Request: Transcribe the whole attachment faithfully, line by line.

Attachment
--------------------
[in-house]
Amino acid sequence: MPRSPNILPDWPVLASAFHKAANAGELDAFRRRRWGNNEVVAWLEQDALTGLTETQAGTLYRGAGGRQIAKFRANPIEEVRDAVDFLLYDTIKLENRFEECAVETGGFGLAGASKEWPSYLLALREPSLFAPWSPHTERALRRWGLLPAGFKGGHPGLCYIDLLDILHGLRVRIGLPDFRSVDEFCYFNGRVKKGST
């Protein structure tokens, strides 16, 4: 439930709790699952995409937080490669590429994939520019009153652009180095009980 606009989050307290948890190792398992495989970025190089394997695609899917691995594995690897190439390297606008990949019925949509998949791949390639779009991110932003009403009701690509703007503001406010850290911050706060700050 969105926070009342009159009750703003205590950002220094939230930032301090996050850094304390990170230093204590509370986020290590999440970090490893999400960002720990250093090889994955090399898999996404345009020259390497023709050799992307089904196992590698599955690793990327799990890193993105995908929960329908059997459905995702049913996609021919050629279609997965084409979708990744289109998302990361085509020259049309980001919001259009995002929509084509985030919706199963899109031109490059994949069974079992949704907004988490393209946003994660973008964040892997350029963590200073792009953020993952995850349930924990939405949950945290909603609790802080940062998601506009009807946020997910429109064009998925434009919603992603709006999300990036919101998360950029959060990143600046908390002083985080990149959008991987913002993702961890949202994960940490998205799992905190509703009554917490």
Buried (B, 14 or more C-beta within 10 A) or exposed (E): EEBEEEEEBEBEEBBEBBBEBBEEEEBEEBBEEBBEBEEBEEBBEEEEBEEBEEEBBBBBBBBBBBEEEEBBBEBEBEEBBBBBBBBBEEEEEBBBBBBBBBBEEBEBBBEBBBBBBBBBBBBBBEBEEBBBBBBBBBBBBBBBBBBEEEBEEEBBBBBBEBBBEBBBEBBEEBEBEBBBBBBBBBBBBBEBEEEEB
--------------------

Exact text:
[in-house]
Amino acid sequence: MPRSPNILPDWPVLASAFHKAANAGELDAFRRRRWGNNEVVAWLEQDALTGLTETQAGTLYRGAGGRQIAKFRANPIEEVRDAVDFLLYDTIKLENRFEECAVETGGFGLAGASKEWPSYLLALREPSLFAPWSPHTERALRRWGLLPAGFKGGHPGLCYIDLLDILHGLRVRIGLPDFRSVDEFCYFNGRVKKGST
């Protein structure tokens, strides 16, 4: 439930709790699952995409937080490669590429994939520019009153652009180095009980 606009989050307290948890190792398992495989970025190089394997695609899917691995594995690897190439390297606008990949019925949509998949791949390639779009991110932003009403009701690509703007503001406010850290911050706060700050 969105926070009342009159009750703003205590950002220094939230930032301090996050850094304390990170230093204590509370986020290590999440970090490893999400960002720990250093090889994955090399898999996404345009020259390497023709050799992307089904196992590698599955690793990327799990890193993105995908929960329908059997459905995702049913996609021919050629279609997965084409979708990744289109998302990361085509020259049309980001919001259009995002929509084509985030919706199963899109031109490059994949069974079992949704907004988490393209946003994660973008964040892997350029963590200073792009953020993952995850349930924990939405949950945290909603609790802080940062998601506009009807946020997910429109064009998925434009919603992603709006999300990036919101998360950029959060990143600046908390002083985080990149959008991987913002993702961890949202994960940490998205799992905190509703009554917490």
Buried (B, 14 or more C-beta within 10 A) or exposed (E): EEBEEEEEBEBEEBBEBBBEBBEEEEBEEBBEEBBEBEEBEEBBEEEEBEEBEEEBBBBBBBBBBBEEEEBBBEBEBEEBBBBBBBBBEEEEEBBBBBBBBBBEEBEBBBEBBBBBBBBBBBBBBEBEEBBBBBBBBBBBBBBBBBBEEEBEEEBBBBBBEBBBEBBBEBBEEBEBEBBBBBBBBBBBBBEBEEEEB